Flannelly, K. J., Galek, K. and Handzo, G. F. "To what extent are the spiritual needs of hospital patients being met?" International Journal of Psychiatry in Medicine 35, no. 3 (2005): 319-323. [(Abstract:) Although a substantial number of studies have documented the spiritual needs of hospitalized patients, few have examined the prevalence of these needs and even fewer have attempted to measure the extent to which they are being met. Since chaplains are the primary providers of spiritual care, chaplains' visits to patients would appear to provide a reasonable proxy for the latter. Based on the limited data available, we estimated the proportion of hospitalized patients who are visited by chaplains. Our analyses yielded a point estimate of 20% (+/- 10%), depending on a number of factors.]

Hermann, C. P. "The degree to which spiritual needs of patients near the end of life are met." Oncology Nursing Forum 34, no. 1 (January 2007): 70-78. [This study of 100 hospice patients (both inpatient and outpatient), assessed perception of 17 spiritual needs (with spirituality conceived very broadly) and perception of whether each type of need was met or unmet. Among the findings: 79% said that talking to someone about spiritual issues was a need, and 75% said that this need had been met; 88% said that being with people who shares the same spiritual beliefs was a need, and 74% said that this need had been met; and 85% said that going to religious services was a need, and 30% said that this need had been met. (This article is cited in our Article-of-the-Month.)]

III. Our featured article bolsters the idea of medical professionals providing spiritual support to patients. The role of spirituality in the physician-patient relationship in particular has been explored in our September 2004 Article-of-the-Month, but readers may be interested in the following new article:

Tanyi, R. A., McKenzie, M. and Chapek, C. "How family practice physicians, nurse practitioners, and physician assistants incorporate spiritual care in practice." Journal of the American Academy of Nurse Practitioners 21, no. 12 (December 2009): 690-697. [(Abstract:) PURPOSE: To investigate how primary care family practice providers incorporate spirituality into their practices in spite of documented barriers. DATA SOURCES: A phenomenological qualitative design was used. Semi-structured interviews were conducted with three physicians, five nurse practitioners, and two physician assistants. CONCLUSIONS: Five major theme clusters emerged: (1) discerning instances for overt spiritual assessment; (2) displaying a genuine and caring attitude; (3) encouraging the use of existing spiritual practices; (4) documenting spiritual care for continuity of care; (5) managing perceived barriers to spiritual care. IMPLICATIONS FOR PRACTICE: Findings support that patients' spiritual needs can be addressed in spite of documented barriers. Techniques to assist providers in providing spiritual care are discussed and directions for future research are suggested.]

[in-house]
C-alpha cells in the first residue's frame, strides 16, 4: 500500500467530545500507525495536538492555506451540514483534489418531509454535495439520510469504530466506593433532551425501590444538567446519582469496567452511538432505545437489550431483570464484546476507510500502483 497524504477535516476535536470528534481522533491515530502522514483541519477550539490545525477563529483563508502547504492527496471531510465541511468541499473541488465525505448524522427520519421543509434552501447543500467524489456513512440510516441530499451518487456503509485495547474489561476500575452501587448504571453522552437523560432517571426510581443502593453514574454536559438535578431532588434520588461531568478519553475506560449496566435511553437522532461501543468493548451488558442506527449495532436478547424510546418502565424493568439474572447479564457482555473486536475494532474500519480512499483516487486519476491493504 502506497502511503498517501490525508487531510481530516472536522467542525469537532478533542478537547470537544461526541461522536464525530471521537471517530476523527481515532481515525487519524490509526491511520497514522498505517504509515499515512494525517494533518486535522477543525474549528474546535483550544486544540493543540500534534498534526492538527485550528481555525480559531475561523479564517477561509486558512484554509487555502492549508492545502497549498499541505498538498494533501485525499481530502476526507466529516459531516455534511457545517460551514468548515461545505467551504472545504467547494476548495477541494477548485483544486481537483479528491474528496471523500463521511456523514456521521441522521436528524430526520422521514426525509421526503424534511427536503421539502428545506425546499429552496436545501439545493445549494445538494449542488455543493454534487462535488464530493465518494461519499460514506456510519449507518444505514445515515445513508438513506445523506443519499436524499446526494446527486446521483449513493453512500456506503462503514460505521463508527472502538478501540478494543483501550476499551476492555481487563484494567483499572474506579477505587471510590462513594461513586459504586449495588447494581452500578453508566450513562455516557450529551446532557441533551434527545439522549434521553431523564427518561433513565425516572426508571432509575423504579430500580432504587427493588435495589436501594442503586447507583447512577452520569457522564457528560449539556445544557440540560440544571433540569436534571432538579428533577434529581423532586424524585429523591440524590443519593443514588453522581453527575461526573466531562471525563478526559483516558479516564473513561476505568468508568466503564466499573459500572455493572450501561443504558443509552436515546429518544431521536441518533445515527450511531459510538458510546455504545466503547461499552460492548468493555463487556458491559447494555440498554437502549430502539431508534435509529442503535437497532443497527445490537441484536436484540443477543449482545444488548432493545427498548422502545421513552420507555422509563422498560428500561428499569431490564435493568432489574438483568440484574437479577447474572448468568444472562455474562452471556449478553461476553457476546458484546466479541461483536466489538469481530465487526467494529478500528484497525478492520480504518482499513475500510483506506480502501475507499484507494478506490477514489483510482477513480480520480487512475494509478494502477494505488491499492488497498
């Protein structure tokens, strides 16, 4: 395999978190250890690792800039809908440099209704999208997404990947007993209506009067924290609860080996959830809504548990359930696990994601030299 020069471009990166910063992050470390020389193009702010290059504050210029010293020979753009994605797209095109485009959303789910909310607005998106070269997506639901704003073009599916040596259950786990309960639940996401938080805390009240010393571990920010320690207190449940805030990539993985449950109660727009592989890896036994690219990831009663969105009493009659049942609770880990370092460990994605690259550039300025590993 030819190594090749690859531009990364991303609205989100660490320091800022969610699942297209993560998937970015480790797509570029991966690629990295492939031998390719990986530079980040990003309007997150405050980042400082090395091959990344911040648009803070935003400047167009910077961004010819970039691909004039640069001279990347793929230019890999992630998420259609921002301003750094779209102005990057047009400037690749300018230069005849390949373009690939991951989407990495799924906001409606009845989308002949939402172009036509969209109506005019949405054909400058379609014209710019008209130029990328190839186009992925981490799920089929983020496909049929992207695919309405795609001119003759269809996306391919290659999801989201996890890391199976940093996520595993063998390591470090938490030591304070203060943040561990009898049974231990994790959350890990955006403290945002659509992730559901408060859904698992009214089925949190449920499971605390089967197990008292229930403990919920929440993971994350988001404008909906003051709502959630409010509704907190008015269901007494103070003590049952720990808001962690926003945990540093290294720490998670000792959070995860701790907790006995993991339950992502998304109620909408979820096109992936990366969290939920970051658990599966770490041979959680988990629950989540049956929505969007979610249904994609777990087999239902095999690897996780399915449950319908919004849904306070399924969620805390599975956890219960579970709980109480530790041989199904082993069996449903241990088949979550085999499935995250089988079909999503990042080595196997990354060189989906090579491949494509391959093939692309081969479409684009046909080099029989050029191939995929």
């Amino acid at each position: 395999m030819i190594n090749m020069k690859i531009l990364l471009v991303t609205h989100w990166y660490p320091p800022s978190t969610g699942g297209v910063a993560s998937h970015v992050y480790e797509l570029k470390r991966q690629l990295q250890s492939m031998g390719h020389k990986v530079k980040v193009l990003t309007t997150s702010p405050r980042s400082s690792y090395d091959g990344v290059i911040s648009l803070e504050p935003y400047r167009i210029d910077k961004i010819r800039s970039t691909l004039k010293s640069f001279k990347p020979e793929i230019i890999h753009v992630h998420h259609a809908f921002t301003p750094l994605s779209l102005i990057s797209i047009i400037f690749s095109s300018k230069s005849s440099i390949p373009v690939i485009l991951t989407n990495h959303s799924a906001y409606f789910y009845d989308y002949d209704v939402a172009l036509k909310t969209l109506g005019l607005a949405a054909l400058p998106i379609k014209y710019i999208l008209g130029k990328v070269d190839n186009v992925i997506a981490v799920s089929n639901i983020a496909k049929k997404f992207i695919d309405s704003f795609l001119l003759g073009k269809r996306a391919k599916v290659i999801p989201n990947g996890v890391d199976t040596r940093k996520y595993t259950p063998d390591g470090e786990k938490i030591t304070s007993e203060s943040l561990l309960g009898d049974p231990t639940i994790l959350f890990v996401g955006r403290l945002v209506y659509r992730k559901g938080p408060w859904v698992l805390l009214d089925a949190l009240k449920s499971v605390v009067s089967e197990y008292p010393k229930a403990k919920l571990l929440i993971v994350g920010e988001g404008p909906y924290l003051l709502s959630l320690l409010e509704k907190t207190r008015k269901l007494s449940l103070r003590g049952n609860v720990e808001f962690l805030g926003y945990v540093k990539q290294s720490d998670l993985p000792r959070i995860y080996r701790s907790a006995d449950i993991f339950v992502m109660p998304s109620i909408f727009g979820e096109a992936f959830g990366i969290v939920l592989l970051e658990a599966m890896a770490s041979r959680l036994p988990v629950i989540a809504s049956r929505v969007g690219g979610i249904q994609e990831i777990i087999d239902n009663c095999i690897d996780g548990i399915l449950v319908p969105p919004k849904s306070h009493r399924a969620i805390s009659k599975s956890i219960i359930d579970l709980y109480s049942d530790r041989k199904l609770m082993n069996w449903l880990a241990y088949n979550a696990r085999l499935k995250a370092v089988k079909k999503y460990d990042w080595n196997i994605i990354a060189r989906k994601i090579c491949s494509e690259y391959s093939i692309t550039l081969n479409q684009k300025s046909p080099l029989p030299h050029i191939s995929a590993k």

IV. What might chaplains think of members of the medical team having a role in the spiritual support of patients? One study, featured for our March 2007 Article-of-the-Month investigated how chaplains viewed nurses as spiritual care providers. See:

Cavendish, R., Edelman, M., Naradovy, L., McPartlan Bajo, M., Perosi, I. and Lanza, M. [City University of New York: College of Staten Island, Kingsborough Community College, and New York City College of Technology]. "Do pastoral care providers recognize nurses as spiritual care providers?" Holistic Nursing Practice 21, no. 2 (March/April 2007): 89-98.

V. Readers should recall our April 2009 Article-of-the-Month, by a number of the same authors as this month's article. Both studies emerged from the Coping with Cancer research initiative out of the Dana Farber Cancer Institute.

Phelps, A. C., Maciejewski, P. K., Nilsson, M., Balboni, T. A., Wright, A. A., Paulk, E. M., Trice, E., Schrag, D., Peteet, J. R., Block, S. D. and Prigerson, H. G. "Religious coping and use of intensive life-prolonging care near death in patients with advanced cancer." JAMA 301, no. 11 (March 18, 2009): 1140-1147.